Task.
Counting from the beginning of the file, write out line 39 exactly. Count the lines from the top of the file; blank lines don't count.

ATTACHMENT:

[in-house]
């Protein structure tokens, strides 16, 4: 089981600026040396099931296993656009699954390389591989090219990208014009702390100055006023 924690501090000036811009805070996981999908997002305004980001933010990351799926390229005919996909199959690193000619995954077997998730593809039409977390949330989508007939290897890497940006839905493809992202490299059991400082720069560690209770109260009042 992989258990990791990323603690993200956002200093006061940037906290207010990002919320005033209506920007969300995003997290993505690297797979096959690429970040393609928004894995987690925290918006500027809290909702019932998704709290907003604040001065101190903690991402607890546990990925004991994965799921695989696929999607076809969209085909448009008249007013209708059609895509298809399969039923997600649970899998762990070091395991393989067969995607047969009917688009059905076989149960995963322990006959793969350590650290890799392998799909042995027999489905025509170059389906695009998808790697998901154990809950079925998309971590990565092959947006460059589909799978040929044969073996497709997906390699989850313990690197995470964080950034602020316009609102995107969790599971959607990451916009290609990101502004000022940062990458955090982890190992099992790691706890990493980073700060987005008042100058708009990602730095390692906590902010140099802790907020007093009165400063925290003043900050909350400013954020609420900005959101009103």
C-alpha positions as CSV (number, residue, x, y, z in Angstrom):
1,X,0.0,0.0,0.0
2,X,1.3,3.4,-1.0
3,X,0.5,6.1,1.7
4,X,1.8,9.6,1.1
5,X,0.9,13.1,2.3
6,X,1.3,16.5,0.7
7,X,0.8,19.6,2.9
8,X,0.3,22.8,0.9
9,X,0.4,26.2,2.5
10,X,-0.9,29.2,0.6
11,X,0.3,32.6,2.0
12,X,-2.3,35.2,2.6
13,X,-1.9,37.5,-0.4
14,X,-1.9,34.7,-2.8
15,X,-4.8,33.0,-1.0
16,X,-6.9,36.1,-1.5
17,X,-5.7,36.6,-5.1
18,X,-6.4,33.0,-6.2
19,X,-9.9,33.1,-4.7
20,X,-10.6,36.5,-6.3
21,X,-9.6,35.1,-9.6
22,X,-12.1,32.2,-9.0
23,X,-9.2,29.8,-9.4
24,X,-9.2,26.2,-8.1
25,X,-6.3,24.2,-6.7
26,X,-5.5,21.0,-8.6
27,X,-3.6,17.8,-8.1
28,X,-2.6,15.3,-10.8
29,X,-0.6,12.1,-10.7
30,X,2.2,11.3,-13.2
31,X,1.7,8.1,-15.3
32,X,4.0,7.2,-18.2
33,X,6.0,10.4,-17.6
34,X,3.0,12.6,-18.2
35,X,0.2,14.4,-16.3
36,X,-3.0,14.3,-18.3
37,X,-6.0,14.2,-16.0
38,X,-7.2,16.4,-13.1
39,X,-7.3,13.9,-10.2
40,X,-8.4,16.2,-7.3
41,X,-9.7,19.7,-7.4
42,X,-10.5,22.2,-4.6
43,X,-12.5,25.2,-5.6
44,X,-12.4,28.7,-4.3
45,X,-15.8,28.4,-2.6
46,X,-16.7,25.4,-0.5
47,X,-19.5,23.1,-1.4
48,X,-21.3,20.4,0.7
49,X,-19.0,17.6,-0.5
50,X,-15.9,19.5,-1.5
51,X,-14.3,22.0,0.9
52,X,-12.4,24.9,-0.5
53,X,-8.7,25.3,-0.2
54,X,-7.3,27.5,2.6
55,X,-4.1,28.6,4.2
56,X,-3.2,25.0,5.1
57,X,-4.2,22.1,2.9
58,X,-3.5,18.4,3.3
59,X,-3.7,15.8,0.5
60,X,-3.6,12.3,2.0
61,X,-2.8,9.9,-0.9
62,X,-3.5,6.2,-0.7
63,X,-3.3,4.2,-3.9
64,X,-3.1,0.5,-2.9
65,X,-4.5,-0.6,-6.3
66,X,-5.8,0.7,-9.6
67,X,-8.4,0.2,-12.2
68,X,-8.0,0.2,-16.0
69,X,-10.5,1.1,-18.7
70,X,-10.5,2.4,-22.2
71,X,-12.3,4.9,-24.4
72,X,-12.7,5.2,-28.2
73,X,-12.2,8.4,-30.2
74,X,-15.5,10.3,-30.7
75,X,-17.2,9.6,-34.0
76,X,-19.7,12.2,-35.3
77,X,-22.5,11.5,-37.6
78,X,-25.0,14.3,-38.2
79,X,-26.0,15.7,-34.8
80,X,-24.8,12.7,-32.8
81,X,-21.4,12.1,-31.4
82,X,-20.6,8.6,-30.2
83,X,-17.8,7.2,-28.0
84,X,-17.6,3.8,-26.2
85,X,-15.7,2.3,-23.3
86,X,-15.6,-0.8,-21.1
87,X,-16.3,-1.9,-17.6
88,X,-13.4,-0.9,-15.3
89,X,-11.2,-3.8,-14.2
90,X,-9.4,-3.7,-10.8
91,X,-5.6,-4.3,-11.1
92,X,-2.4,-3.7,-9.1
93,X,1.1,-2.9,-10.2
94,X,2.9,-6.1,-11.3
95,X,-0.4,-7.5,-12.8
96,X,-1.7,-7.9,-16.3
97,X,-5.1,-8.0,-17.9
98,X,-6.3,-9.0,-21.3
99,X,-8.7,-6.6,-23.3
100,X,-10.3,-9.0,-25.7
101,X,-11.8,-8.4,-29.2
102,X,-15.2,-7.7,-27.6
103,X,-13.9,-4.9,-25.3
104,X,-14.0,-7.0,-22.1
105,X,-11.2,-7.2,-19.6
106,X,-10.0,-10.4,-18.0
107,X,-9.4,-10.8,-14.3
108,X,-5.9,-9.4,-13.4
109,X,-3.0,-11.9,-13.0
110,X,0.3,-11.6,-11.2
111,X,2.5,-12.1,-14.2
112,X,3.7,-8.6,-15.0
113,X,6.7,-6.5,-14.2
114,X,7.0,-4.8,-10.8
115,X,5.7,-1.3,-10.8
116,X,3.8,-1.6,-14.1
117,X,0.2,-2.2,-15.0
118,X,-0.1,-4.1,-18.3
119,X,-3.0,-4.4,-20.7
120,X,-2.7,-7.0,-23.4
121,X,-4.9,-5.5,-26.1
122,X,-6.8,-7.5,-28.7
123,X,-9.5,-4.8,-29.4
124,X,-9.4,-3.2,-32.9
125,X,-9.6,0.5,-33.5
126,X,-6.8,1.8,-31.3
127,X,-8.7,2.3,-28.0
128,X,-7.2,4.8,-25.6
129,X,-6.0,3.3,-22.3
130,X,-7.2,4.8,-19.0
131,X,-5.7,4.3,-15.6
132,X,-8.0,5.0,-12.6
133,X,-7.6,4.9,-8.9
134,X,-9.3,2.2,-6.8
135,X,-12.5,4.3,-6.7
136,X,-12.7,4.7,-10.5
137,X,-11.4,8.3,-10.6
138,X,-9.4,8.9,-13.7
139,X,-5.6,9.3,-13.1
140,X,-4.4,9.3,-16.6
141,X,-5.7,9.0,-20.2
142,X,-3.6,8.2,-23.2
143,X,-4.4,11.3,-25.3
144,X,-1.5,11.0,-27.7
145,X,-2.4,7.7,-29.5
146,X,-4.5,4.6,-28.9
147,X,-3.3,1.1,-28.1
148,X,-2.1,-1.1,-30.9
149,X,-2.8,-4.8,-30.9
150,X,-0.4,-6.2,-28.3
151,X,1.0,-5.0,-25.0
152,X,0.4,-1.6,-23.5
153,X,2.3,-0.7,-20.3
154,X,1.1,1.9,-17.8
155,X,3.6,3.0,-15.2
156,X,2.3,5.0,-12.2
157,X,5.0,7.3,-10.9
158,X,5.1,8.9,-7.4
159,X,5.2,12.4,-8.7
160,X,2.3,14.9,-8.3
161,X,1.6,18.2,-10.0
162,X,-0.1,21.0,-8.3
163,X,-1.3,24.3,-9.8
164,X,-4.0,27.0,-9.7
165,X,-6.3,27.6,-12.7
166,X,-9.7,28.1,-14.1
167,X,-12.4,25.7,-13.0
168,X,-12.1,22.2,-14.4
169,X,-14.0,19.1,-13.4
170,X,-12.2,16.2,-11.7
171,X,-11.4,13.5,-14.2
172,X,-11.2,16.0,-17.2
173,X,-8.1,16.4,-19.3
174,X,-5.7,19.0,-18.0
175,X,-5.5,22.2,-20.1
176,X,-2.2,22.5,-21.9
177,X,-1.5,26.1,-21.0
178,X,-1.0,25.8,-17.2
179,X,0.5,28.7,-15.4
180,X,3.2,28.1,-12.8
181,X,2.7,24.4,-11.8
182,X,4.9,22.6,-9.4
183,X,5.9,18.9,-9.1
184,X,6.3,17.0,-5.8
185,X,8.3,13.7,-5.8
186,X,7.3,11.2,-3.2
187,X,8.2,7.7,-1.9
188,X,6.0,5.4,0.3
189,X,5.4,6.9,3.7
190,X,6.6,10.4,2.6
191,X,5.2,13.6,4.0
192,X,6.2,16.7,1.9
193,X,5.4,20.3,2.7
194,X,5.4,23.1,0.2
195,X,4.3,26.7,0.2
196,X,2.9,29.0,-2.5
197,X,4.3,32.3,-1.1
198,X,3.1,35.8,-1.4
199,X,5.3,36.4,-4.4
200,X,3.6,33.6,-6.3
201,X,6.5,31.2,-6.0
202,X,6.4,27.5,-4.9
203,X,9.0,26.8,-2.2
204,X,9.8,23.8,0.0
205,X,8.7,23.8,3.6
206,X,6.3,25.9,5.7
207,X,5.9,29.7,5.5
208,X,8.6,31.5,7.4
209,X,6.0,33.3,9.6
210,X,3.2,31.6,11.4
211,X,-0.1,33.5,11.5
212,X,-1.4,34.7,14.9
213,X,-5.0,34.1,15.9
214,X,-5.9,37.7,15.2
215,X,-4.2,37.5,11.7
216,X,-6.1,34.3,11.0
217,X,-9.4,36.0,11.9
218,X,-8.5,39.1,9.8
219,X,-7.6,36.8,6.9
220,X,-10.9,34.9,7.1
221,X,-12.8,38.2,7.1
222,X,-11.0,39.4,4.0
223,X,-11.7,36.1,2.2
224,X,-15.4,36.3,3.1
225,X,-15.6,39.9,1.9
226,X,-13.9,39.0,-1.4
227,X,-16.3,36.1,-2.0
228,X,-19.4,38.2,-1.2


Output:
36,X,-3.0,14.3,-18.3